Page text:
The Taj. Up at 3:00 am and met in the Union for the trip. We went for about 45 minutes through the mostly sleeping streets of Chennai to the airport. We received our boarding passes and got on Kingfisher Airlines. It was clean, modern, gave out a goodie bag with headphones and red pens, nice little meals and back of the seat multi channel TV. On one flight to Mumbai later, we even got to see out take off and landing through a special forward belly camera. Definitely the best airline I have flown so far. We landed in an airport out side of Delhi. Apparently New Delhi is older than Delhi and there is an old city gate and part of an old wall system. We were tired on arrival and had what was supposed to be a city tour. Our guide, Rick, did not speak well and did a lot of pointing out of the windows. Then we had lunch at the Sahara Restaurant. There were Indian musicians and a boy dancer to entertain us.
We went to a temple structure I believe was called Kuta Mirar Ahuan. It had a tall tower and Rosalyn parrots and striped squirrels that looked like our chipmunks. I got some nice video of the birds. I also had fun with some school boys, showing the SAS postcard with the ship and they repeating the names of the countries we were visiting.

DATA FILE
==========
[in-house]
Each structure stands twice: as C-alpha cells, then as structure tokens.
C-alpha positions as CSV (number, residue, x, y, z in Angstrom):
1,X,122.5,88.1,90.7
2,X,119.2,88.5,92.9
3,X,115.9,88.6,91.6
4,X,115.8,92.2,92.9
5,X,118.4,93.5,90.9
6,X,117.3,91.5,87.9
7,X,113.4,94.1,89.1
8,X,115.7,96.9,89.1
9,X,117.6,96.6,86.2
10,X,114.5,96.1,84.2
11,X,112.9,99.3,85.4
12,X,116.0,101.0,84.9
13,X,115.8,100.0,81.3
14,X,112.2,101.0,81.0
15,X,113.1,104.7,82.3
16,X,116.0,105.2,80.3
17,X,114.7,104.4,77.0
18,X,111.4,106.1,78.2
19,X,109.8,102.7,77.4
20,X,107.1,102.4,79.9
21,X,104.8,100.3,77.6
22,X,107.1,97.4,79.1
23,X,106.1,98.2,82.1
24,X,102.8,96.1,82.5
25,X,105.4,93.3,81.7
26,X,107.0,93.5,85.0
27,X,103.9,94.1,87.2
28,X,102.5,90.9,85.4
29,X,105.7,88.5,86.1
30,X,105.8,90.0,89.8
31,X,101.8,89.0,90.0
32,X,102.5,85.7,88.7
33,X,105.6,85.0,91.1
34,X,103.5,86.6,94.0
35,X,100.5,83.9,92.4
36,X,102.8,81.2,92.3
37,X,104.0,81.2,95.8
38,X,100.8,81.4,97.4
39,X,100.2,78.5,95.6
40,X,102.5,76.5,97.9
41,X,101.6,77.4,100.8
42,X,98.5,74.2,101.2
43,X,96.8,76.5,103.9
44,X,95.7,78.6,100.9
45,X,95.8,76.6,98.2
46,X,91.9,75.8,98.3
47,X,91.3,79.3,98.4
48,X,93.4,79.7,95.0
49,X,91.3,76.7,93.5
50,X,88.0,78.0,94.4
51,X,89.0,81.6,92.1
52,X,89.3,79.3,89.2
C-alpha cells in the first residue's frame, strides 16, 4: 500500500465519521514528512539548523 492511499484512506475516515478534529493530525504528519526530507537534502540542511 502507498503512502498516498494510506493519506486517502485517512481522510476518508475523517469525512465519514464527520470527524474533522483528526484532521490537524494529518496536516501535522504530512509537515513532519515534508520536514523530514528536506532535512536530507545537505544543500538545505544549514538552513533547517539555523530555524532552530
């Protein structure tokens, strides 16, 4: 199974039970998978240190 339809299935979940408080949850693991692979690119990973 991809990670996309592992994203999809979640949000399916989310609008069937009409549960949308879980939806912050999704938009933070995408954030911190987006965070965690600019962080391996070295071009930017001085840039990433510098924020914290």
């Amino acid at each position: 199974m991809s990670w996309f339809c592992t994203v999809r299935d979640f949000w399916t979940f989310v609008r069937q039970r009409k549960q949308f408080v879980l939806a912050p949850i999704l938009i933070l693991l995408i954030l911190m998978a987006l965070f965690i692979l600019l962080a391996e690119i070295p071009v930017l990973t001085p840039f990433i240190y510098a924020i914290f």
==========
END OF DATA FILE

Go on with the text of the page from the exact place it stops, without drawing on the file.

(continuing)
Then we went to the train station for our train to Agra from Delhi. We got off the train into a sea of humanity. We were cautioned about pickpockets and one tried for a student’s pack ahead of me, then left without anything. We clustered at out "first" class car (it had fans but was broken and dirty), then entered a 10th class world. India is filthy and dirty, with people defecating and urinating where they want. People sleep everywhere. They root in the piles of garbage. They drive nice cars and wear suits and live in nice homes. They ride mopeds or bicycles and work in the IT sectors. They are the most extremes of people. They waggle their heads in response to many inquiries and conflicts, and women wear saris and men sometimes nothing but a loin cloth. The train was old and decrepit and we made the best of it; especially when we received word that a cargo train ahead of us broke down. We ended up over 6 hours on the train.